The Supreme Court of Virginia has overturned a $2.35 million verdict for a telecom company because the company was not properly registered with the Virginia State Corporation Commission (“SCC”). The ruling of the Court means that in order for a company to prevail in its lawsuit, it must have the necessary certificate with the SCC before the entry of the final judgment.
In this specific case, Tulynet FZ, LLC, a company of Dubai, had a subsidiary company, World Telecom Exchange Communications LLC (“WTXC”), which had its principal place of business in Virginia. The companies filed lawsuits in the Fairfax County Circuit Court against their former employees, alleging that they conspired to put WTXC out of business by divulging trade secrets and interfering with WTXC contracts.
After a jury trial in 2015, the jury awarded the companies $4.864 million (which was later reduced). The defendants argued that Tulynet FZ, LLC could not proceed because it did not have the necessary SCC certificates of authority and/or registration. The trial court found that the party has until the judge signs the final order to obtain the necessary certificates.
The Supreme Court of Virginia, however, wasn’t as merciful and found that because Tulynet FZ, LLC did not have the necessary certificates at an earlier point in the process, it could not prevail in the trial. The ruling thus stripped Tulynet FZ, LLC of all monetary awards.
The purpose of enforcing the requirement of SCC certificates is ultimately a public policy issue. By not having the necessary certificates, a foreign company may be able to avoid paying Virginia taxes. Likewise, it may prevent the consumers from being able to sue the deeper pockets of the international company. If the international company is going to reap the benefits of conducting business in Virginia, it should have to register with the SCC just like any other company.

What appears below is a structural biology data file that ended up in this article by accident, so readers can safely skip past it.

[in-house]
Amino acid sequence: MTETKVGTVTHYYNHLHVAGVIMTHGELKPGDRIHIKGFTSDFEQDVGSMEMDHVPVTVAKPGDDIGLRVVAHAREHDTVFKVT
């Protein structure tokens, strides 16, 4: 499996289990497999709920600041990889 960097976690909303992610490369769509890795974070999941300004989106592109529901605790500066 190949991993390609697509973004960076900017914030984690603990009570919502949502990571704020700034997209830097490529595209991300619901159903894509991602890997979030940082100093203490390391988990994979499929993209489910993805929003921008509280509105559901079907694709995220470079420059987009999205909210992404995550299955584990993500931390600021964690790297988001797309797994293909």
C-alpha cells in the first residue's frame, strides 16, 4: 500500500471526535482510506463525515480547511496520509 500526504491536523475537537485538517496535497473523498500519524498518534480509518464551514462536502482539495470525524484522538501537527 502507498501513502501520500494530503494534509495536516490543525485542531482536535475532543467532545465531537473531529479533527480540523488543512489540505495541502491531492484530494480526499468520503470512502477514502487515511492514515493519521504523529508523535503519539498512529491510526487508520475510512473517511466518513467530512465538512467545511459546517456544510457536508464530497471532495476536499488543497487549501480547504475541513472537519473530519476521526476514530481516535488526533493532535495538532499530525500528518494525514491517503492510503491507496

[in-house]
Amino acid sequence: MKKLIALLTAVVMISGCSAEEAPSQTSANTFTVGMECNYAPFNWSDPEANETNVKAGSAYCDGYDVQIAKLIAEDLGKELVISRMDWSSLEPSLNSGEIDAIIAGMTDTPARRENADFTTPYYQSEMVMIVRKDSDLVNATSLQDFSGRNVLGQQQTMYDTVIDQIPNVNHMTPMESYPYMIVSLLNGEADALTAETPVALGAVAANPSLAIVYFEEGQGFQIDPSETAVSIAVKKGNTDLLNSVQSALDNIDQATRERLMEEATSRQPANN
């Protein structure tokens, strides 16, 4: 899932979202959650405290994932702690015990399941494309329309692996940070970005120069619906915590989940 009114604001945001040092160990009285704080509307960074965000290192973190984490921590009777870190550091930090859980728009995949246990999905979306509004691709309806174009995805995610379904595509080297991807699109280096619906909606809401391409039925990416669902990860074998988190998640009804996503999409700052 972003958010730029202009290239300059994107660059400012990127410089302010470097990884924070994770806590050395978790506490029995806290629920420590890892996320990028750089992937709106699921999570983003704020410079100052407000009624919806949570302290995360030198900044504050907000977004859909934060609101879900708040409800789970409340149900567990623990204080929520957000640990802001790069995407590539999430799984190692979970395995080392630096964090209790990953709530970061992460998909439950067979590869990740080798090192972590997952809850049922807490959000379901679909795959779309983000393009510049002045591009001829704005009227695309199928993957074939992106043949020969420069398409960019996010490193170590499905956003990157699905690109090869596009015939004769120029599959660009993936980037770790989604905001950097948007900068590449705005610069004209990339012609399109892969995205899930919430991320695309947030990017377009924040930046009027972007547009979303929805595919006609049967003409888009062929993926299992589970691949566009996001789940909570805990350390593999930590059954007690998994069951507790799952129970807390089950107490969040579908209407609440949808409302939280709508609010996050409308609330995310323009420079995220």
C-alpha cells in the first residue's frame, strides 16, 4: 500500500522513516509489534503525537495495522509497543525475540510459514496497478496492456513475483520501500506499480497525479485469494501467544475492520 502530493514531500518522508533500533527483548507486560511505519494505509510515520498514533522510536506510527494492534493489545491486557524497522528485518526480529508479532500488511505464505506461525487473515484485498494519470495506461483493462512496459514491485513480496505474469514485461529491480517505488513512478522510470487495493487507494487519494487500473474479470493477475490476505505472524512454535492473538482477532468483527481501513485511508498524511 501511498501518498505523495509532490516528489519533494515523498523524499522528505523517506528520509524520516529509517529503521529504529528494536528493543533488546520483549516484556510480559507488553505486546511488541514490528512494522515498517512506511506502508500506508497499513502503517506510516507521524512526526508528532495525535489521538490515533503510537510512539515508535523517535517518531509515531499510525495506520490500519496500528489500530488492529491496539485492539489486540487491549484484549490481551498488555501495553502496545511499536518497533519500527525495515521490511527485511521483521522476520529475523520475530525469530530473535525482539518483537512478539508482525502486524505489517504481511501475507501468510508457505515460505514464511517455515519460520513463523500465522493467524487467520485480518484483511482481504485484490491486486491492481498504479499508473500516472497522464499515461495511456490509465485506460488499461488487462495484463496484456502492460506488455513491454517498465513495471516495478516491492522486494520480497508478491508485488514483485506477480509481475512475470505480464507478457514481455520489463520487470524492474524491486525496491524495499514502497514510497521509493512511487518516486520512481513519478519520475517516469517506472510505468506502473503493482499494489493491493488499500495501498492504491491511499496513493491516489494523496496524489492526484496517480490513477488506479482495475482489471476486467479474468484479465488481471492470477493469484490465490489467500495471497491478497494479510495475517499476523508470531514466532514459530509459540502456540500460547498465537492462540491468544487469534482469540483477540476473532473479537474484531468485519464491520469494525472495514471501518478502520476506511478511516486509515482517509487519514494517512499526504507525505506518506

What does this mean for you? If you are a company that does business in multiple states, it is of utmost importance to ensure you are registered with the SCC (or equivalent entity) in each state and that all registration information is up to date. By failing to do so, you may leave yourself open to liability without any recourse. If you have questions about this or other issues related to your business, please reach out to the team at PJI Law by calling (703) 865-6100. We look forward to helping you.